Want to know what’s in an open source software component before you use it? Microsoft Application Inspector will tell you what it does and spots potentially unwanted features – or backdoors.
About Microsoft Application Inspector
“At Microsoft, our software engineers use open source software to provide our customers high-quality software and services. Recognizing the inherent risks in trusting open source software, we created a source code analyzer called Microsoft Application Inspector to identify ‘interesting’ features and metadata, like the use of cryptography, connecting to a remote entity, and the platforms it runs on,” Guy Acosta and Michael Scovetta, security program managers at Customer Security and Trust, Microsoft, explained the Inspector’s genesis.
The Microsoft Application Inspector:
- Is a client .NET Core-based tool that can be run from a command line in Windows, Linux or MacOS
- Uses static analysis and a customizable JSON-based rules engine to analyze the target code. Users can add/edit/remove default rule patterns (there are over 500) as well as add their own rules
- Is able to analyze code written in a variety of programming languages
Once the tool does its work, it generates a HTML “report” that shows the features, project summary and meta-data detected (see image above). JSON and TEXT output format options are supported for those who prefer them.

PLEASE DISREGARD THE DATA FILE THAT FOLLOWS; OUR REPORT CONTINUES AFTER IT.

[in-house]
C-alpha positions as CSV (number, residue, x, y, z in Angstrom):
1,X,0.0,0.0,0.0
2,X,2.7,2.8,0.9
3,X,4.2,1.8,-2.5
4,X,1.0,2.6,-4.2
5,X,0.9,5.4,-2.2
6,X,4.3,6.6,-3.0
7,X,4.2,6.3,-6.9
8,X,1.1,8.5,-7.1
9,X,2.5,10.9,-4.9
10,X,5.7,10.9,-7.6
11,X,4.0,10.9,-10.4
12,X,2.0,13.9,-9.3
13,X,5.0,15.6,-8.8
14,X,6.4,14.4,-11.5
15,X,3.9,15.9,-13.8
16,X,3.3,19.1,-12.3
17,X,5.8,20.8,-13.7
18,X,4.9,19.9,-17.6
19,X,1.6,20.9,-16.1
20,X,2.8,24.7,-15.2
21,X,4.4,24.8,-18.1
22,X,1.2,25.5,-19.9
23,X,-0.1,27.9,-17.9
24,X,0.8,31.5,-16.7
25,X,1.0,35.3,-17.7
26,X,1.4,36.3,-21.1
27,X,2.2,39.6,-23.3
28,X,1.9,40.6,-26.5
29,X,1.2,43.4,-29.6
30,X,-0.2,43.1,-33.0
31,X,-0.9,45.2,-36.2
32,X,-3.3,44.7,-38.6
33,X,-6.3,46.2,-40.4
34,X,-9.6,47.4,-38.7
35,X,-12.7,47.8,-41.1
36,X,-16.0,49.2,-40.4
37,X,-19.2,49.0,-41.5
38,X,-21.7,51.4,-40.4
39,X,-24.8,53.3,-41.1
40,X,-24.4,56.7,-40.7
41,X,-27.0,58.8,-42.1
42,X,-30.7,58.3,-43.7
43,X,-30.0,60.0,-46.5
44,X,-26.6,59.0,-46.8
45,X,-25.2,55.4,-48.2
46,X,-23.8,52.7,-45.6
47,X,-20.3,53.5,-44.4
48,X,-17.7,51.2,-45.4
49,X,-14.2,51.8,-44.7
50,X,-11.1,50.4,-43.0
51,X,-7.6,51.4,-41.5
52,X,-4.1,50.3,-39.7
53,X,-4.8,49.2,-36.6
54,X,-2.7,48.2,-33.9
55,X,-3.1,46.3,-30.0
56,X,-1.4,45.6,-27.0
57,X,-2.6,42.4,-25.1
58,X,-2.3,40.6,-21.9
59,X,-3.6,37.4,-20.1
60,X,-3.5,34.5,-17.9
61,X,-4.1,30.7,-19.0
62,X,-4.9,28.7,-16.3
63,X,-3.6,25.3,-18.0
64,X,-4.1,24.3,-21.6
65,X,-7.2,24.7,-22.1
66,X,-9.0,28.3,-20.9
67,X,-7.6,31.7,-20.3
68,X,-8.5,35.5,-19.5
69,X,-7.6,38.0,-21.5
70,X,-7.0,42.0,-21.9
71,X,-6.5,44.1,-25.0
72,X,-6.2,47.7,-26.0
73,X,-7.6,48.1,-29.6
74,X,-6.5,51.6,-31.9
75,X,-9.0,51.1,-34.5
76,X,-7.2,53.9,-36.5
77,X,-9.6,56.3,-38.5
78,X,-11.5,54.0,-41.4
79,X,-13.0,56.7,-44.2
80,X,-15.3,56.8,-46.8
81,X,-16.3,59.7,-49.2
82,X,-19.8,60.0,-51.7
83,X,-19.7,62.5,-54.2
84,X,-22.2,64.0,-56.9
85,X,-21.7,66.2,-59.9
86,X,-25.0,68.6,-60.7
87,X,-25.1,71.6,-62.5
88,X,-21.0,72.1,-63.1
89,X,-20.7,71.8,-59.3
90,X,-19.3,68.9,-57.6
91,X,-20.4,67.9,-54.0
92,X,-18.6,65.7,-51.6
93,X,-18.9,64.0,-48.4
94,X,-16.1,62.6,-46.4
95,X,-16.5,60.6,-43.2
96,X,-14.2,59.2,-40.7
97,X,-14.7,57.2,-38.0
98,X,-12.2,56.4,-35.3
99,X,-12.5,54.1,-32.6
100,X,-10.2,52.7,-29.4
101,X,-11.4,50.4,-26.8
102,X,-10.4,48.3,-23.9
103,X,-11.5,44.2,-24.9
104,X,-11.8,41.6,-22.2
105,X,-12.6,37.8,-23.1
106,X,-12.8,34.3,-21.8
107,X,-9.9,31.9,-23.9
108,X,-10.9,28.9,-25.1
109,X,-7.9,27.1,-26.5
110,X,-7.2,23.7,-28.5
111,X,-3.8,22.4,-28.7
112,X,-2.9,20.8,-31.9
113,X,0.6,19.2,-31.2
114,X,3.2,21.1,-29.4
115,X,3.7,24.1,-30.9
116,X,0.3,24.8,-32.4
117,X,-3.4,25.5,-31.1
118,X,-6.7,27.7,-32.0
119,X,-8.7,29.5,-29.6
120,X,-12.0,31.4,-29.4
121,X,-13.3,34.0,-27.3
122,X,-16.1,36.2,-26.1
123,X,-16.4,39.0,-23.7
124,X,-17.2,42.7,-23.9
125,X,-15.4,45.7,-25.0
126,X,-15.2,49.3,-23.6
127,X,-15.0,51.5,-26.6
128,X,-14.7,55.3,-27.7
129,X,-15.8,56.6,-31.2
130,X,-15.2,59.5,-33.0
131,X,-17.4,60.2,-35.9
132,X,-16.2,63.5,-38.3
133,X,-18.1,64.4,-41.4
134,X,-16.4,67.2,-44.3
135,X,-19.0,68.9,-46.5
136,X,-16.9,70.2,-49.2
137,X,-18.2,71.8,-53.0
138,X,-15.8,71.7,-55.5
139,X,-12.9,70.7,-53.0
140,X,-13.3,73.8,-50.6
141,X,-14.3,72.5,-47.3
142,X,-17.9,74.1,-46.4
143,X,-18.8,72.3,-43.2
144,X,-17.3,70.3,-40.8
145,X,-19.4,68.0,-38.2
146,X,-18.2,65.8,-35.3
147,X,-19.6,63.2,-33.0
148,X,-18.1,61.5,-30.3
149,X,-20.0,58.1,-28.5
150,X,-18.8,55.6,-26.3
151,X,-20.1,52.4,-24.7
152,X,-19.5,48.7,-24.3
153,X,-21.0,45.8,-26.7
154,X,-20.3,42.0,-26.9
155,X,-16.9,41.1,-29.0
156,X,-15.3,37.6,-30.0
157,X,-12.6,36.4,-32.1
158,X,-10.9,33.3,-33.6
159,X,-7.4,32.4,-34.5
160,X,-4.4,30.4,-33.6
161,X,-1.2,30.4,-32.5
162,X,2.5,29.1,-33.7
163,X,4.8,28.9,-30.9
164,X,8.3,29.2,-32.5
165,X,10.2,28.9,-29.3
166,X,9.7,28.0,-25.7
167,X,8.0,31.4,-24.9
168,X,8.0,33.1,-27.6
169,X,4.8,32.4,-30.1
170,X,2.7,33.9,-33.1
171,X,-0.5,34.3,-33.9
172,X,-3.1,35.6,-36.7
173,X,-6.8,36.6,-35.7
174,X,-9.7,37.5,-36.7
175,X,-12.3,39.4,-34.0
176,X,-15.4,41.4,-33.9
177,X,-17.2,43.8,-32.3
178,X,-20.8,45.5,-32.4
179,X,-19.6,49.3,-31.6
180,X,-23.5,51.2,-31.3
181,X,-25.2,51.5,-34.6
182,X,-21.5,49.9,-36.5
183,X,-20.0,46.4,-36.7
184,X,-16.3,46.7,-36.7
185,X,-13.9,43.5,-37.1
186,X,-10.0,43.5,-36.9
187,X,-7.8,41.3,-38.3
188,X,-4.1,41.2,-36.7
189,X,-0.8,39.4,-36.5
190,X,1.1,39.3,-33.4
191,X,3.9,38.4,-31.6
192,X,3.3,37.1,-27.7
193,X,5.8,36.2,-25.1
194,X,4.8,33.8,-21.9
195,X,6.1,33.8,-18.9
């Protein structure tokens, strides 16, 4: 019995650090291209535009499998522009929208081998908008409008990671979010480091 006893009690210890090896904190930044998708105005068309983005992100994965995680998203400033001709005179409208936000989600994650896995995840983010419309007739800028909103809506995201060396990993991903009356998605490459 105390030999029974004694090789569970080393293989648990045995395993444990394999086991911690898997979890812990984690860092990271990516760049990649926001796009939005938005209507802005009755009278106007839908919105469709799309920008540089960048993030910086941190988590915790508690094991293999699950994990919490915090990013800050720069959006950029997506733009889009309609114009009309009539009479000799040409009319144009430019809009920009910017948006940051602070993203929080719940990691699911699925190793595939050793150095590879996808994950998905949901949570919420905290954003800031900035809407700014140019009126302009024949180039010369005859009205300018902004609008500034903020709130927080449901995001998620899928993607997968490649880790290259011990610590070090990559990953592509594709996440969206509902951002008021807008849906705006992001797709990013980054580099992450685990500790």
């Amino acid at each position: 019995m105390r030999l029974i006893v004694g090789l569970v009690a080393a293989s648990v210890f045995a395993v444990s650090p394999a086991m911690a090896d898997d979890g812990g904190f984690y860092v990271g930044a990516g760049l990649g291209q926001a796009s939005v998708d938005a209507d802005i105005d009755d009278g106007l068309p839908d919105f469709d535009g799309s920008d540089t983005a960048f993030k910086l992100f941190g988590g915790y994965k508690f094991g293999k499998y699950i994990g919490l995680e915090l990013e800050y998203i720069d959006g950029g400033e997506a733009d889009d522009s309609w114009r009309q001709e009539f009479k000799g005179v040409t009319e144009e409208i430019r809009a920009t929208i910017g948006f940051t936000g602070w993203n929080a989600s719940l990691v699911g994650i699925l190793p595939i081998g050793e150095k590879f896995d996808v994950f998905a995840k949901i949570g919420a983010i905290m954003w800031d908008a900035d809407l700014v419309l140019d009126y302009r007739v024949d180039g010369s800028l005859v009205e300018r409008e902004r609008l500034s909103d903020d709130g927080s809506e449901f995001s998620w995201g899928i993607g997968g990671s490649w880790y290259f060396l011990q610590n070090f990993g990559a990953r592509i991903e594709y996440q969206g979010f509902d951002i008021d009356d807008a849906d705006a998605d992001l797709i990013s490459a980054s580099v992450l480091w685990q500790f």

Each discovered feature can be broken down into more specific categories and receives a confidence indicator. Users can see for themselves the source code snippets that produced each “discovery”.
“Basically, we created Application Inspector to help us identify risky third party software components based on their specific features, but the tool is helpful in many non-security contexts as well,” the developers explained.
“For instance, it can also help identify feature deltas or changes between versions which can be critical for detecting injection of backdoors. Well constructed and hidden backdoors can go undetected by a tool that is only looking for poor security programming practices because it doesn’t look at context at a feature level.”
Nevertheless, the tool is not meant to replace security static analyzers or security code reviews, but to be used alongside them.
“Knowing what is in your software is the first step to making key choices about what actions are appropriate before allowing it to be deployed in your own or to customer environments. Our tool includes hundreds of default identifying patterns for detecting general features like frameworks used, file I/O, OS API’s as well as the ability to detect key security and privacy features of a component,” the developers concluded.
Microsoft Application Inspector is open source and available for download from GitHub.